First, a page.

His Aunt Virginia, mentor, friend and advisor, had detected this in these early poems and declared: “He is no poet ”
His Aunt Virginia, mentor, friend and advisor, had detected this in these early poems and declared: “He is no poet” (2). On the other hand, poets were somewhat rare in the Bloomsbury Set (3). Eliot would describe him as the poetic, political member of the group, despite the fact that he was already a fully formed author by the time he joined, at the end of the First World War.
It was also during his university days that he came into contact with the Cambridge Five, the circle of English spies recruited by the Soviet Union. Although it has never been proved that he was actively involved in the group, he did maintain close relations with two of its members: Anthony Blunt and Guy Burgess. It was probably his growing political awareness that gradually separated him from his poetic vocation. This was a statement of independence both in his morals and from his family, a gesture of self-assertion in the face of bourgeois Bloomsbury and its political dilettantes.
In 1935 he travelled to China to take up a post as Professor of English at the University of Wuhan. Whilst there, he wrote a series of letters about his relationship with a married Chinese woman, identified only by her initials. In 1999 the writer Hong Yin wrote a novel based on these letters, entitled K:The Art of Love, which she was forced to rewrite after a court declared it defamatory, eventually publishing her work in 2003 under the title “The English Lover”. Bell did not finish his residency in China, as he decided to return to Europe to enlist in the International Brigades and fight in Spain. Ironically, it was in the same year, 1935, that he published the prologue to the anti-war book We Did Not Fight: 1914-1918 Experiences of War Resisters. The following year, he published a collection of poems entitled Work for the Winter (1936), which was to be his last work.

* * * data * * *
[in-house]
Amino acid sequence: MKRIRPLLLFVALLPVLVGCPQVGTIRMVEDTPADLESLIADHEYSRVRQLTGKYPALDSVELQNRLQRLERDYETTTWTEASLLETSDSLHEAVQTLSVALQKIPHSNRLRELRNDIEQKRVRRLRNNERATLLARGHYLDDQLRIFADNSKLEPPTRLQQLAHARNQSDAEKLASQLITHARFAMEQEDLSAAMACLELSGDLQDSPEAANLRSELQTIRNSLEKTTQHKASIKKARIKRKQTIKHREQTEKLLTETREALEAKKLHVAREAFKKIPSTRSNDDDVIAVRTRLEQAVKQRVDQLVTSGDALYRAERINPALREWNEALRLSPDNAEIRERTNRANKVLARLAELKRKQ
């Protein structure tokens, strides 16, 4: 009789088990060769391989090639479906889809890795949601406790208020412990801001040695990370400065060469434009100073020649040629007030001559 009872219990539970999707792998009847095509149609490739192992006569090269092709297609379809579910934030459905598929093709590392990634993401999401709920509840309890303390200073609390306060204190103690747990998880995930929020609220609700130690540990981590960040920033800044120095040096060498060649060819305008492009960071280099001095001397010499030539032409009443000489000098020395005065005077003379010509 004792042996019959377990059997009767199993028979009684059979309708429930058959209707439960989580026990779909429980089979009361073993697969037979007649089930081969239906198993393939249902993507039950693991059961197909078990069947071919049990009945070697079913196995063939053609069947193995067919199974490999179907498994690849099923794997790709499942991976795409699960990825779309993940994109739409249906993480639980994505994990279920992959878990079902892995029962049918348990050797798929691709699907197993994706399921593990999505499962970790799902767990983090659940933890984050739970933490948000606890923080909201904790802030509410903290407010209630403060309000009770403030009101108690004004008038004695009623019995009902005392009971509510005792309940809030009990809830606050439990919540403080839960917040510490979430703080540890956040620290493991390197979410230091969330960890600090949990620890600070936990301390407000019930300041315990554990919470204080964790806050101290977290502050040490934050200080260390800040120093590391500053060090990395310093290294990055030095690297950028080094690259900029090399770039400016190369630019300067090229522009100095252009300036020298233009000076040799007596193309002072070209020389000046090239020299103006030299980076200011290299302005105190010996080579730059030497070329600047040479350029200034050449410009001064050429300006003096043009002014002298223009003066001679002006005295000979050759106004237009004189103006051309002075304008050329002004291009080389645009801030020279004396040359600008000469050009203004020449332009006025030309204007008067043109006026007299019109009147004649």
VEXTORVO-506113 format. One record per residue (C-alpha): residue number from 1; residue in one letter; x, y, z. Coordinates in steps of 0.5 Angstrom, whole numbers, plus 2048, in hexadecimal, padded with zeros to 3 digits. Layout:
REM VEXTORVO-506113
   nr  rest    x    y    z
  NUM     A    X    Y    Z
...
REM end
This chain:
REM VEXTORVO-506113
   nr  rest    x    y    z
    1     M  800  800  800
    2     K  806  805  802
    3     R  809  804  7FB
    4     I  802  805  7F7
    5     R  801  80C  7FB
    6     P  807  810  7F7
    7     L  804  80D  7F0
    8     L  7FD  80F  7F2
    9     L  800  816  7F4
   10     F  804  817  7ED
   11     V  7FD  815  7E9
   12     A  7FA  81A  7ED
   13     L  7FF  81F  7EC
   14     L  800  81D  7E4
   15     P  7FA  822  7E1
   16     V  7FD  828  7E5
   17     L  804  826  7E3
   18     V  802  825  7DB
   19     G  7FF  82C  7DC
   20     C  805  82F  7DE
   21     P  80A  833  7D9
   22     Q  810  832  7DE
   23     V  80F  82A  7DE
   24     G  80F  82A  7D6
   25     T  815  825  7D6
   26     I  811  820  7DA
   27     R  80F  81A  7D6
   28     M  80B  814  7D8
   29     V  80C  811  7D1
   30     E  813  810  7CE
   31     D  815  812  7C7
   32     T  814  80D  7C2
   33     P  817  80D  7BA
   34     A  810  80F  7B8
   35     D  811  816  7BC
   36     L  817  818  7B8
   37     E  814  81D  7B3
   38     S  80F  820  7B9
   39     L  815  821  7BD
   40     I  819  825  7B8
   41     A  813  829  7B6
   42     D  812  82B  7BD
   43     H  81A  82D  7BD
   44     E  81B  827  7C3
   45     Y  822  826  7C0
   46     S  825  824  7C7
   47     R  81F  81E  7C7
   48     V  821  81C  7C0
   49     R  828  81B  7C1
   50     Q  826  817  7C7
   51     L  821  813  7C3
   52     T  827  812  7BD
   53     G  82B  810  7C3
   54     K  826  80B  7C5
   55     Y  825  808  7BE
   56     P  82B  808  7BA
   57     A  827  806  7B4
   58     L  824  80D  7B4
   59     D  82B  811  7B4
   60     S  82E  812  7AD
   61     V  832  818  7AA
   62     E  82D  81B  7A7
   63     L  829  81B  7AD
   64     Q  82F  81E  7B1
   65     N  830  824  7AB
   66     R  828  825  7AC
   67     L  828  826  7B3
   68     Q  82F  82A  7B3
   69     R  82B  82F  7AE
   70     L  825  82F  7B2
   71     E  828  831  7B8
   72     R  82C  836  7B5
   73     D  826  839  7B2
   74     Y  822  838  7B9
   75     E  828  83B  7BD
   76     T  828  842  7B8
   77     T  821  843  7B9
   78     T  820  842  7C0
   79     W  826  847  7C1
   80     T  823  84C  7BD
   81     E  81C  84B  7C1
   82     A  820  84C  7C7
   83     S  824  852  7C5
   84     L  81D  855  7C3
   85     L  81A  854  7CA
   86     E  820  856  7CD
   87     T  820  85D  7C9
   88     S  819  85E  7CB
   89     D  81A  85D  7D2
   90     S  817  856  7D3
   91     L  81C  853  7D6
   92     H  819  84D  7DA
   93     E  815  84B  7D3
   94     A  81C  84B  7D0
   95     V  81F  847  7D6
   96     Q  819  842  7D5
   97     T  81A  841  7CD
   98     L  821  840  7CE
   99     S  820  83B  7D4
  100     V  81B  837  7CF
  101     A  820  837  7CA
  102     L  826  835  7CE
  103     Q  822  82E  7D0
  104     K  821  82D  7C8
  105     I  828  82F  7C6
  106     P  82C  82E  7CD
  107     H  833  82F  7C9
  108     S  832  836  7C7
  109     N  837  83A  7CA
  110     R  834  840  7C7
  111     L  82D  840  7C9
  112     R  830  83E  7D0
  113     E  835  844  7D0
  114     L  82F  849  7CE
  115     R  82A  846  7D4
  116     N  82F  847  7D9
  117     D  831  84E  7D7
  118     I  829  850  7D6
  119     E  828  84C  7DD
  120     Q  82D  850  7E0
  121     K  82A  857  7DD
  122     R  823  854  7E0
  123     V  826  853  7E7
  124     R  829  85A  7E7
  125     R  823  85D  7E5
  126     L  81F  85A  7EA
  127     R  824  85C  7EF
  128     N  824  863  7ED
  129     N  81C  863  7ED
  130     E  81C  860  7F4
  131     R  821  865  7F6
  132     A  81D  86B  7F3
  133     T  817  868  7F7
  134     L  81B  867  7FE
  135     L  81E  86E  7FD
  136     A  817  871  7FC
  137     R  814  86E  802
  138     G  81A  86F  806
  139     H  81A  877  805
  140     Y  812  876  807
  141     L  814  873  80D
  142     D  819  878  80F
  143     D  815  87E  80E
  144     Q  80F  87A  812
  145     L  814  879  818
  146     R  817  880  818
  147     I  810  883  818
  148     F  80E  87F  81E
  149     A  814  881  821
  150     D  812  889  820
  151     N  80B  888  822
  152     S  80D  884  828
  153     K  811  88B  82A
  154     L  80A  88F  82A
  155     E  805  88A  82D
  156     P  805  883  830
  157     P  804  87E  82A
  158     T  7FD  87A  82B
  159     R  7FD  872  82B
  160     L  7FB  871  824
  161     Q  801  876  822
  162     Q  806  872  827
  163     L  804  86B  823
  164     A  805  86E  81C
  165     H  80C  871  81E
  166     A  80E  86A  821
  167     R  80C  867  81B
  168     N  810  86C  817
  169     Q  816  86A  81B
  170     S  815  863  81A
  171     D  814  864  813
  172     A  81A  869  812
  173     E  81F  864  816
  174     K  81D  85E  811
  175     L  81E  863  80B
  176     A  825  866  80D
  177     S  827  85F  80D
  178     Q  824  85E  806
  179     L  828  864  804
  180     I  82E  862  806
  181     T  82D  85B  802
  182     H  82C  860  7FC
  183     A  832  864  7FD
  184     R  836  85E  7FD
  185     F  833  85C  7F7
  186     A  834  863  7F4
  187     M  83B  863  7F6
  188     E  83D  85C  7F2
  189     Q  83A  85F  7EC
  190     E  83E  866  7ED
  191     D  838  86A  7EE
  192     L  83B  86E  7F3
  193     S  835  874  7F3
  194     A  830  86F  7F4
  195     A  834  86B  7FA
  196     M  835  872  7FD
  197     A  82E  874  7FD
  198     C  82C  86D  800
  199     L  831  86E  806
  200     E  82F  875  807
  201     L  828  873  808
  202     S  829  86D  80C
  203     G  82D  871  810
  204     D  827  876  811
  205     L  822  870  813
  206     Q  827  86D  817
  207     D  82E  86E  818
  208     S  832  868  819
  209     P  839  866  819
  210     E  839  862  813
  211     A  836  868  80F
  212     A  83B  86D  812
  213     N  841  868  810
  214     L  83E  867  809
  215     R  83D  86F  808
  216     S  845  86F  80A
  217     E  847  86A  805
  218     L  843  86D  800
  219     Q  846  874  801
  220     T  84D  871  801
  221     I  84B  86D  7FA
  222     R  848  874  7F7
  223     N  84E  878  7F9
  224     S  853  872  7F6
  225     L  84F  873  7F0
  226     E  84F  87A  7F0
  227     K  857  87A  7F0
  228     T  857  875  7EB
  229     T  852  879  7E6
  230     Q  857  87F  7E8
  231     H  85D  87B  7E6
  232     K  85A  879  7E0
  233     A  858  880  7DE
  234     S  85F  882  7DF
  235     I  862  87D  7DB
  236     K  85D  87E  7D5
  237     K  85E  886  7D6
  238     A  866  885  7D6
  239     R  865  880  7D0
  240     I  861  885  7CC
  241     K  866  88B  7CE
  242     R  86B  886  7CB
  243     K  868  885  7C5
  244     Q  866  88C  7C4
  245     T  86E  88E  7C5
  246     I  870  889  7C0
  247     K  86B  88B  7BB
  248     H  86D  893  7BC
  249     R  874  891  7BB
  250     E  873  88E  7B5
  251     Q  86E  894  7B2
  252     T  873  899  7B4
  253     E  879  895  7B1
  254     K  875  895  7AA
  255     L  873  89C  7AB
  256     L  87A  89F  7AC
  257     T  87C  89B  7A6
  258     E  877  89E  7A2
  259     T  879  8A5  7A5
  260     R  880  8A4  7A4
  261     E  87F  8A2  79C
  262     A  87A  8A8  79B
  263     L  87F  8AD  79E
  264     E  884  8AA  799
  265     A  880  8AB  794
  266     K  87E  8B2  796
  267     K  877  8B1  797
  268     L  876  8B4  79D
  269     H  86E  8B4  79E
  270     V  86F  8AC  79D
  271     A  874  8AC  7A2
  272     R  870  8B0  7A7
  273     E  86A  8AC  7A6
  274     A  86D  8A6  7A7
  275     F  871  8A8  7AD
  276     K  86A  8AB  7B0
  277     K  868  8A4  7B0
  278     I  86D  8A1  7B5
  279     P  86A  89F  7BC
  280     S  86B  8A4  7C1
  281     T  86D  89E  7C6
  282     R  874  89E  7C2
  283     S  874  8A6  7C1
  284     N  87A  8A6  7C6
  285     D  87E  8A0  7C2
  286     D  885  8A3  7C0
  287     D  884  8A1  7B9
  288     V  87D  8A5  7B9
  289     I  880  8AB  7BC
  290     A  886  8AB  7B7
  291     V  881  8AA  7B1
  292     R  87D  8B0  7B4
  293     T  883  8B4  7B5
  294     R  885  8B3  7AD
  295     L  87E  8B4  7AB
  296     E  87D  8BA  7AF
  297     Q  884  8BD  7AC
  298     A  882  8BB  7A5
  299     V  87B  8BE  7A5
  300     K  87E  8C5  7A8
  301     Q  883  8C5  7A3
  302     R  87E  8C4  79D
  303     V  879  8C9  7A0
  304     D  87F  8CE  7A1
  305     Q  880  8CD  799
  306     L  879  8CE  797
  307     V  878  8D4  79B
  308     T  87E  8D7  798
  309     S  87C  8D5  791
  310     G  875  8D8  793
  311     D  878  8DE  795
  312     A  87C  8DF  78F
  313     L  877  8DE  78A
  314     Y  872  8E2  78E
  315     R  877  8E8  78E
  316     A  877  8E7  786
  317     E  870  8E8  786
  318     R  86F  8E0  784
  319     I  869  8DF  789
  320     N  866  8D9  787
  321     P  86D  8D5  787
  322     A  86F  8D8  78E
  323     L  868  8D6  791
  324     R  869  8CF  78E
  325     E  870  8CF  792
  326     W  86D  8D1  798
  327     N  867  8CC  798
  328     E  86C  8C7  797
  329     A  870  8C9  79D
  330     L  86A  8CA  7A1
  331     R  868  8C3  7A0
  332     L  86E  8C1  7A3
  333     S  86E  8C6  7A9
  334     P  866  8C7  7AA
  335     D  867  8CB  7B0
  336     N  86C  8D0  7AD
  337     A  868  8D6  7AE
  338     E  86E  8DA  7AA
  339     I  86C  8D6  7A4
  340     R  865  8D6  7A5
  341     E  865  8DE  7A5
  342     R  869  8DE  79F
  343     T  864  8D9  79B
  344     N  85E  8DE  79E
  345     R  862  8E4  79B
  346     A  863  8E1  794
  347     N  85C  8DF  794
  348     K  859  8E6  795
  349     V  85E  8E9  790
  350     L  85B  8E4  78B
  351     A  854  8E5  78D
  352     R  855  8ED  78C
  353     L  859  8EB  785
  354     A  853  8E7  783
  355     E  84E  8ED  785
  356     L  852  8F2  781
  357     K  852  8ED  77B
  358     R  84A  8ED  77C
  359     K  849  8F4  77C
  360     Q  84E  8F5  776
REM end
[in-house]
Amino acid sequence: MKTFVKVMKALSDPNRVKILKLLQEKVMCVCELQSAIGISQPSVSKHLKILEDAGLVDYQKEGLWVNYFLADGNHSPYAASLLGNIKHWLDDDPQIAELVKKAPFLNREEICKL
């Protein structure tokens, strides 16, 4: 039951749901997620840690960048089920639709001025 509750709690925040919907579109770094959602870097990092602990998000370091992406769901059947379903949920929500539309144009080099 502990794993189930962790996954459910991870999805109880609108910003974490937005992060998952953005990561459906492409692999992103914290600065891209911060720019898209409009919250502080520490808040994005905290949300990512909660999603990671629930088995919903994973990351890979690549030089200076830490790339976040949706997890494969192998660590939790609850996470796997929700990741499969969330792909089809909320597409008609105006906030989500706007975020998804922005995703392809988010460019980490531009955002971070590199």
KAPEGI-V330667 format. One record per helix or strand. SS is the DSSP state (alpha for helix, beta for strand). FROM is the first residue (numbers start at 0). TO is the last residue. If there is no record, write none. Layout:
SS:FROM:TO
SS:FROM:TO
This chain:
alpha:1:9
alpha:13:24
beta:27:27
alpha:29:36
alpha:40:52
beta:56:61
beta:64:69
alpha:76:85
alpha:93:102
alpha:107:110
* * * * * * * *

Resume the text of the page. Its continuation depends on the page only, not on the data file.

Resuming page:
Various family members and friends discouraged Bell from enlisting: David Garnett, Kingsley Martin, Stephen Spender and E.M Forster were among those who attempted to dissuade him, suggesting that he join up as an ambulance driver for the British Medical Aid Unit instead. He had become the pacifist who went to war.
The boy had given way to the poet, and now the poet to the warrior, a tradition poetic in itself. He had no shortage of forebears, either British or Spanish: Jorge Manrique, Garcilaso, Francisco de Aldana, Miguel de Cervantes, Sir Philip Sidney, Sir Henry Howard, Edmund Spenser, Thomas Wyatt, Lord Byron, to name but a few of the most celebrated.
Can we do justice to someone, to their life, by limiting it to a paragraph, to a moment, a decision, either rash or well considered?